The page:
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A toolbox for fitness landscapes in evolution

Periodic Reporting for period 3 - FIT2GO (A toolbox for fitness landscapes in evolution)

Reporting period: 2022-03-01 to 2023-08-31

Quantifying how populations adapt to new environments is at the heart of evolutionary research. The possibility to adapt and the speed at which this is possible has direct implications for conservation and the response of populations to the climate crisis.

A factor that is often ignored when looking at genetic adaptation is the potential interaction of genes (epistasis), which may result in a different effect of two mutations that appear together from the effect of each individual mutation. How frequent such interactions are is contentious. If they are frequent, this crucially affects the predictability of evolution. In addition, epistasis can constrain the adaptive paths that populations can take to improve their fitness in a new environment.

The concept of fitness landscapes, which are mappings of genotype or phenotypes to fitness, has frequently been used to describe the consequences of epistasis. There exists a rich body of theory, and recently, technological advances have allowed for increasingly large experimental assessments of fitness landscapes.

In this project, we build on the theory of fitness landscapes to understand the prevalence of epistasis across levels of biological organization (e.g. protein, pathway, population levels) and across environments (e.g. hot, cold, in the presence of an antimicrobial treatment). Combining models and experiments, we will test whether the change of epistasis across environments is predictable and how much it affects adaptation upon environmental change.
We have characterized the distribution of fitness effects of new mutations in the heat-shock protein Hsp90 (Cote-Hammarlof, Fragata et al., MBE, 2020, Flynn et al., eLife, 2020). With large data sets comprising more than 100 amino-acids (compared to 9 in previous studies) and across various environments, we were able to map the fitness variation of mutations to the protein sequence.

We studied evolutionary dynamics in the mouse gut and in the presence of inversions. We quantified the mutational load (i.e. how many deleterious mutations accumulate over time in a genome) in the mouse gut (Ramiro et al., Plos Biology, 2020) and found that the mutational load in the mouse gut is very low even in the presence of mutator genotypes (i.e. genotypes that mutate more than average). In a simulation project, we found that inversions (i.e. "flipped" parts of the genome) can lead to rapid accumulation of deleterious mutations, even resulting in recessive lethal systems, where only heterozygous individuals survive (Berdan, Blanckaert et al., Plos Genetics, 2021).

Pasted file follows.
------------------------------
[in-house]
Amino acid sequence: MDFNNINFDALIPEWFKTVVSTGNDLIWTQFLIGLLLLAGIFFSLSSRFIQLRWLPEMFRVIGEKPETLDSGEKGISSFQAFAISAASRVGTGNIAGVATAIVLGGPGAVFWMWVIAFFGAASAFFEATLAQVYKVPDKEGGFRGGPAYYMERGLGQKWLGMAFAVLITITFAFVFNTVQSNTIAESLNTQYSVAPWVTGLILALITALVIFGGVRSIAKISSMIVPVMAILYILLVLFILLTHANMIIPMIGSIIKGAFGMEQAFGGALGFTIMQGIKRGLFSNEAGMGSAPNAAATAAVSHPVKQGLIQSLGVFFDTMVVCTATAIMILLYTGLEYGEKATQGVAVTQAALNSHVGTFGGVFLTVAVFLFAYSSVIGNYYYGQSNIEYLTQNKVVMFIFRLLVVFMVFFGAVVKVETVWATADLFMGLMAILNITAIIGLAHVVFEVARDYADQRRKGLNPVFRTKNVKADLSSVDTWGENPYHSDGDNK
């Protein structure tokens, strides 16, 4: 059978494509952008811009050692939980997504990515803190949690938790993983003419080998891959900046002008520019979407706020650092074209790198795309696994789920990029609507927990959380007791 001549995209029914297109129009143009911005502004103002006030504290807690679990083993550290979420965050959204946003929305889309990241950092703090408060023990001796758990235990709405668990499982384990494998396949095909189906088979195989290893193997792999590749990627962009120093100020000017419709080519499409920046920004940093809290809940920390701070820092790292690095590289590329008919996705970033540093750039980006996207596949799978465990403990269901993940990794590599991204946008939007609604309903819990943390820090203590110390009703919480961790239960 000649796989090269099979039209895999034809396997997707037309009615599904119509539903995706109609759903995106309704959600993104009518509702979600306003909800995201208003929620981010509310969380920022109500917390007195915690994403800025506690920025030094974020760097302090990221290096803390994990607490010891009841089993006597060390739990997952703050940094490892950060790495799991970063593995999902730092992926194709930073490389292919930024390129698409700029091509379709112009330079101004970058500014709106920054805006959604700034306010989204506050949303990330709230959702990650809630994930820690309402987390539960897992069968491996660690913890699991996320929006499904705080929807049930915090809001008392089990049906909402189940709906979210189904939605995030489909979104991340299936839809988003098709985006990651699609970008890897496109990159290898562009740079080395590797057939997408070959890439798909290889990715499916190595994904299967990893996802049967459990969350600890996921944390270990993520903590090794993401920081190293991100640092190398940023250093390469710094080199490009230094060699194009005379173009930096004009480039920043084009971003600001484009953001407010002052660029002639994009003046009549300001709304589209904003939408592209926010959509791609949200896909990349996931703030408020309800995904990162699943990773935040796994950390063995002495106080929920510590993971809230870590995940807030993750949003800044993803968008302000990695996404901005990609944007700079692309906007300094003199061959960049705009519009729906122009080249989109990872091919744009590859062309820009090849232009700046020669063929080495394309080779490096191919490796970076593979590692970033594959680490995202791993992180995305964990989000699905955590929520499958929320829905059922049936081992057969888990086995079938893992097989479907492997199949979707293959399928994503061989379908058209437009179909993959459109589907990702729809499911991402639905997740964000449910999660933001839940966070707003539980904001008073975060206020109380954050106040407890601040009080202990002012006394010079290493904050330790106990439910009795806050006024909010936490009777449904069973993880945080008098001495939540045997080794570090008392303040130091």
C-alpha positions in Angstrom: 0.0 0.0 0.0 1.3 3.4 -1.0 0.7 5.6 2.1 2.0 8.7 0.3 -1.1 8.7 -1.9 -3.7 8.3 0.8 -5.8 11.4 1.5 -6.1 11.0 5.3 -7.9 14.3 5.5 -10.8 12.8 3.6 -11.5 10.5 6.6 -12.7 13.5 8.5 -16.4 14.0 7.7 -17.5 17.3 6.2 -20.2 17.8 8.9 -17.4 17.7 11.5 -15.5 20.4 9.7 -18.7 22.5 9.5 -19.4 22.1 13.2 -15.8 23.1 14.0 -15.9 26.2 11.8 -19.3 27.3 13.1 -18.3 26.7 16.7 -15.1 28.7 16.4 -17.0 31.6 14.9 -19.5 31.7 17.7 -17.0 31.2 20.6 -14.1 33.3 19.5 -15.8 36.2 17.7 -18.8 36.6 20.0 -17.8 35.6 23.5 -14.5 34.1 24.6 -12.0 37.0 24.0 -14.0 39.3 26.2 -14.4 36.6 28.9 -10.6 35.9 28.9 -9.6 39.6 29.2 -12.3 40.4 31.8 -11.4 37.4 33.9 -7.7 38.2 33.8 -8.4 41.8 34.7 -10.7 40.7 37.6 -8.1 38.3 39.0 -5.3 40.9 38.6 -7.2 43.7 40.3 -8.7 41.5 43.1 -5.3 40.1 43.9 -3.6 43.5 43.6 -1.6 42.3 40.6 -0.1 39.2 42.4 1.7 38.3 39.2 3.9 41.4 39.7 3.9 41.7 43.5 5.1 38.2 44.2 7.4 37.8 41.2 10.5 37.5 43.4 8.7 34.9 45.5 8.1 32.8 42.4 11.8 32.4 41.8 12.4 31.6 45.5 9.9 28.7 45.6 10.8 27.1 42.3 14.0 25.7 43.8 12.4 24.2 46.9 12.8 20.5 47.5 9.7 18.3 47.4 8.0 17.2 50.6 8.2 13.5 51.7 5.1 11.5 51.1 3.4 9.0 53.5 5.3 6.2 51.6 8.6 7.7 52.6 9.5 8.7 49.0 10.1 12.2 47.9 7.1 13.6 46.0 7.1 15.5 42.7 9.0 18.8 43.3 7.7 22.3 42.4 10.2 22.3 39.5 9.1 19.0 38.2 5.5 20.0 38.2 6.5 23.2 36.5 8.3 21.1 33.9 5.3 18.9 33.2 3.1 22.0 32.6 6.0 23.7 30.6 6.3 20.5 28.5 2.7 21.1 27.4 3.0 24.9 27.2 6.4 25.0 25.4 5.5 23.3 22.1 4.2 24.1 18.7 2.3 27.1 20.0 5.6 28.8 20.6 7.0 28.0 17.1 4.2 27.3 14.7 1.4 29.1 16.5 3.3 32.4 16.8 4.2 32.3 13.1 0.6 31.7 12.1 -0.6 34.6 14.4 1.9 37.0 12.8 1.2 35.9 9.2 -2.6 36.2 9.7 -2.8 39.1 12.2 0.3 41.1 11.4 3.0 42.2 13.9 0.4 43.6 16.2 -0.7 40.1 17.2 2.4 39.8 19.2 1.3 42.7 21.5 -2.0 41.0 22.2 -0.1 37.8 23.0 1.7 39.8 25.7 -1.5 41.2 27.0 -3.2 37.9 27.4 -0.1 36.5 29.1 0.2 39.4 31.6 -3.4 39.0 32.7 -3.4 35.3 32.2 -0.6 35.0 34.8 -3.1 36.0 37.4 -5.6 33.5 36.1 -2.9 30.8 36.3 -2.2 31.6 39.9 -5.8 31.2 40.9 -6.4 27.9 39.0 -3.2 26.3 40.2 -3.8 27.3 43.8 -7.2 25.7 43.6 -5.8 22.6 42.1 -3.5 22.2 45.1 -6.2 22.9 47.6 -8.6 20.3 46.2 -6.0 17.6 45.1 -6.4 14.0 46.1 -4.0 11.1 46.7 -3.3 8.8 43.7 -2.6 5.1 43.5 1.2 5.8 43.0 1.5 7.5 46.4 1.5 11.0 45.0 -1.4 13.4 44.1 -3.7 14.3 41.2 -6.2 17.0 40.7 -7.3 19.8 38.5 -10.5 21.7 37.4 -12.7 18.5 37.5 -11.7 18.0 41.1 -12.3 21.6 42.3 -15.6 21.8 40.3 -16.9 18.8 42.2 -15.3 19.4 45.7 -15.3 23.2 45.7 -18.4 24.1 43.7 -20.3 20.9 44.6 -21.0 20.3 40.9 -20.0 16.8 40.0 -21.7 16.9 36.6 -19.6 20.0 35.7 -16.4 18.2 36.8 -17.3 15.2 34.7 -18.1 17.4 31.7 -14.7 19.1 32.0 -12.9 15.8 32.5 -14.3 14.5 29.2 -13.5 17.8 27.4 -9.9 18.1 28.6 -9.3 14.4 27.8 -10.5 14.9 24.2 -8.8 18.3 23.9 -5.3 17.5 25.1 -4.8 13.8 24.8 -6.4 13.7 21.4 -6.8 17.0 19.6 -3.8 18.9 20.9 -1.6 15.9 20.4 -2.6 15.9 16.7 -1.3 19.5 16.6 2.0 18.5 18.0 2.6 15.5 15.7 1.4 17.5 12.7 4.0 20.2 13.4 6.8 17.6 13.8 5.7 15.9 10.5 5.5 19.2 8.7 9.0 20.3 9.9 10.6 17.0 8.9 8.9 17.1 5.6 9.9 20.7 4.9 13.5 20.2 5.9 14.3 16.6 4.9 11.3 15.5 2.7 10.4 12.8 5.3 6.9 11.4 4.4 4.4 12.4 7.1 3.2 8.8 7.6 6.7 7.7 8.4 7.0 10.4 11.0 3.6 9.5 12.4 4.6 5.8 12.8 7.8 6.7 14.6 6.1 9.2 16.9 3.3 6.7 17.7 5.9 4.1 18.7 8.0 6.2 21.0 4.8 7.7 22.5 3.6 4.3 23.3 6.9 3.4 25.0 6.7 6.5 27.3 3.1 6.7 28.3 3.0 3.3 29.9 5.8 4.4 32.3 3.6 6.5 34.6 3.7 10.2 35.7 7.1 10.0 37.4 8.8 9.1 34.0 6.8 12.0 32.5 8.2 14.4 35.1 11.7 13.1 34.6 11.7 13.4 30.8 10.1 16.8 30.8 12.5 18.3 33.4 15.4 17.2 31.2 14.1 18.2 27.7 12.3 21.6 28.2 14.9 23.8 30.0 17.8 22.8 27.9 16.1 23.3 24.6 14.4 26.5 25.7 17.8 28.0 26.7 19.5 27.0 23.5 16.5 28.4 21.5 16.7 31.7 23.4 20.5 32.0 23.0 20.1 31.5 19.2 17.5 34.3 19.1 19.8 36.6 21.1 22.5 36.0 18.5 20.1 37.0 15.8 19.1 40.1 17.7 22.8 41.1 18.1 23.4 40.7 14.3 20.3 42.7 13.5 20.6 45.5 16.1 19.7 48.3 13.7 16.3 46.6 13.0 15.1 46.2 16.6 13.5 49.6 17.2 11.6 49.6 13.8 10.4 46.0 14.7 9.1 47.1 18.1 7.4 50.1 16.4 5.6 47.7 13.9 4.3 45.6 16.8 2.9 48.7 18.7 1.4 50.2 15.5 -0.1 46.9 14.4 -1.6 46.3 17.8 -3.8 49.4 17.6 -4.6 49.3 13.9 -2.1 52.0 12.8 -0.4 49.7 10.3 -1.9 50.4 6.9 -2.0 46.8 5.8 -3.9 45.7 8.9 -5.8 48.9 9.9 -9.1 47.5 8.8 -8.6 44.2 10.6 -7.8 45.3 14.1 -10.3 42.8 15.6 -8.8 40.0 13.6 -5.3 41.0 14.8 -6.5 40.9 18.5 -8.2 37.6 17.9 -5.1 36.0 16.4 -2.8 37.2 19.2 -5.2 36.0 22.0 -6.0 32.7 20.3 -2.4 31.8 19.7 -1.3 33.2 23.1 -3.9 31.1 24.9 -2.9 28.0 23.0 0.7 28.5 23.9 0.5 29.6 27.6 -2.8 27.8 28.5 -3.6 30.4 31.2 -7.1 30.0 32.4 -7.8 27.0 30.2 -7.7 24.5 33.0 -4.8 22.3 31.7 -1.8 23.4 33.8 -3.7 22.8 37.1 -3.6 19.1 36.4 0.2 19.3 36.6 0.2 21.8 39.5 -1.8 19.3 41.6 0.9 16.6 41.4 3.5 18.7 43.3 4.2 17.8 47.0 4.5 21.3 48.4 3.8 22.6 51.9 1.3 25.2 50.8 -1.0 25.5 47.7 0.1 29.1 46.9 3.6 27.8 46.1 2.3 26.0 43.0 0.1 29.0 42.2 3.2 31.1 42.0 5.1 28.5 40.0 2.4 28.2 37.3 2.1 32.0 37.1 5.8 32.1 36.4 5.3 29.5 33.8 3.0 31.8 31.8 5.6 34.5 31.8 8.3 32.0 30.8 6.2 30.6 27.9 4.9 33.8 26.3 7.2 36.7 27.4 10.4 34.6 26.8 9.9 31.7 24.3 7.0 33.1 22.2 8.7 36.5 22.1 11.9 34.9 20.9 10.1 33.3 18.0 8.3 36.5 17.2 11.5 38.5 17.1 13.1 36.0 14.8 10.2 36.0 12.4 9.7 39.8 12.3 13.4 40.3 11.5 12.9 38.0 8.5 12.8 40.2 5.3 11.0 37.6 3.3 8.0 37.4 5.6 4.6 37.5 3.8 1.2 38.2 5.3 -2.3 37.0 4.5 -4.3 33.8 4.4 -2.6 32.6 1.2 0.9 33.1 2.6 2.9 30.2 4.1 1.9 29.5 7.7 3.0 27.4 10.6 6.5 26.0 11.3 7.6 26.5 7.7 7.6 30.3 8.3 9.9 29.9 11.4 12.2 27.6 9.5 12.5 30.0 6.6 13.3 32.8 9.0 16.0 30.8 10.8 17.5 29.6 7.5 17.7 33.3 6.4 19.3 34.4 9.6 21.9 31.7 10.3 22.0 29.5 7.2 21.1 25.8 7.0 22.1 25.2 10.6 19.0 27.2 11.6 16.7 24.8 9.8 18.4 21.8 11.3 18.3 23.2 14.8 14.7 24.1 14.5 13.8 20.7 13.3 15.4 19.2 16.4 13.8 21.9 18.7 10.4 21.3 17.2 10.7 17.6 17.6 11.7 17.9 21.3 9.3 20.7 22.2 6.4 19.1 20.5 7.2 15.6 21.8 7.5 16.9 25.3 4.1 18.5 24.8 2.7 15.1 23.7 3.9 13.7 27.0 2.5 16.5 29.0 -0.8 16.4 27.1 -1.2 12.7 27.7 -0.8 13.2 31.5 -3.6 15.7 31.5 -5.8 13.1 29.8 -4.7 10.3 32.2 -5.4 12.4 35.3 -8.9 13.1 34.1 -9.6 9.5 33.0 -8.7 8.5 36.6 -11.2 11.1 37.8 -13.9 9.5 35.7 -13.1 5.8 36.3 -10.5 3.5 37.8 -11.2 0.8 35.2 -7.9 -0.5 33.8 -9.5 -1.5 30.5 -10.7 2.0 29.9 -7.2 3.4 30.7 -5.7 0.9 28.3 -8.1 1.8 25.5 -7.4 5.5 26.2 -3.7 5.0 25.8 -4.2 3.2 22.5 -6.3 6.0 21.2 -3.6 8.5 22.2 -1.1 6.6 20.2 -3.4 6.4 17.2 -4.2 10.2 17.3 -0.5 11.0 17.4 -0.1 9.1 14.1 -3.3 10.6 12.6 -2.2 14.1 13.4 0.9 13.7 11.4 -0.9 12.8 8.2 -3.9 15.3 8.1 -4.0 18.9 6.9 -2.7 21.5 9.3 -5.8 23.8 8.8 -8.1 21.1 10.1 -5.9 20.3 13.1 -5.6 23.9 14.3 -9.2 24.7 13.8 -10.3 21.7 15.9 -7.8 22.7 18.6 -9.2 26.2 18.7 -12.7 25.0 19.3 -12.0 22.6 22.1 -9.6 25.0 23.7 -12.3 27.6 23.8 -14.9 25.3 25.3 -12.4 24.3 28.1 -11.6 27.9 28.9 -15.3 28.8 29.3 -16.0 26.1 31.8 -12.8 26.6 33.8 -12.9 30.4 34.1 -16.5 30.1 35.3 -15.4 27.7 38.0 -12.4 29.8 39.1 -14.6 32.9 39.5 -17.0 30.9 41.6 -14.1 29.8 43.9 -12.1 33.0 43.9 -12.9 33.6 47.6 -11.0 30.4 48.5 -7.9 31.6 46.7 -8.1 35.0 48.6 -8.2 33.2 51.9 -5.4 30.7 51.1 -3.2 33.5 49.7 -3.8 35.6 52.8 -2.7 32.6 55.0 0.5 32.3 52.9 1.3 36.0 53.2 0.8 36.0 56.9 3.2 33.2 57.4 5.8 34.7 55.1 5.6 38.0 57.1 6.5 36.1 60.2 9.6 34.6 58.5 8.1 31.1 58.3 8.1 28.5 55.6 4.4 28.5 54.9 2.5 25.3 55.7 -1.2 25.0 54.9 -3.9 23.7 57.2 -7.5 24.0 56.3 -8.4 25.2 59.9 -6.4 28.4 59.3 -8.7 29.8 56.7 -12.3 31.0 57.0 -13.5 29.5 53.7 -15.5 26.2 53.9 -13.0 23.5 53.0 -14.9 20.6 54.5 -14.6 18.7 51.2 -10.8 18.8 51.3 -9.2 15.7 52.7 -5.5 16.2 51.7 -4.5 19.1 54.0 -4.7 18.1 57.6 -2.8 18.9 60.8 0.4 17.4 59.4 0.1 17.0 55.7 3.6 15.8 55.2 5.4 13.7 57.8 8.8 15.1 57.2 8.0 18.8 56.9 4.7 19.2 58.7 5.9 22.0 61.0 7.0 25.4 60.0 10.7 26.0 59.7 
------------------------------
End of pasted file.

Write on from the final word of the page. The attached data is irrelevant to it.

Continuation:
In the research direction of speciation, we developed a model demonstrating that with fitness landscapes involving three loci and cryptic epistasis (i.e. a non-trivial fitness landscape), speciation in the presence of gene flow is possible (Blanckaert et al., Phil Trans B, 2020). We also developed a new statistical method to detect hybrid incompatibilities (Li et al., biorxiv, 2021), which can infer interacting genetic loci that are located on the same or different chromosomes. This is an important step to quantifying the role of hybrid incompatibilities in the maintenance of species barriers. Moreover, we were involved in the writing of a perspective on leveraging haplodiploid organisms for the better understanding of hybridization and the detection of hybrid incompatibilities (Nouhaud et al., TrEE, 2020).
Our work is expanding current knowledge in the field of fitness landscape by considering the change of fitness and epistasis across environments, and by inferring epistasis from genomic data. We are currently developing a new set of dynamic fitness landscape models that will be an important step towards quantifying eco-evolutionary dynamics in the presence of epistasis, and we are addressing how prevalent epistasis is in the experimental data we obtained from E. coli and influenza experiments.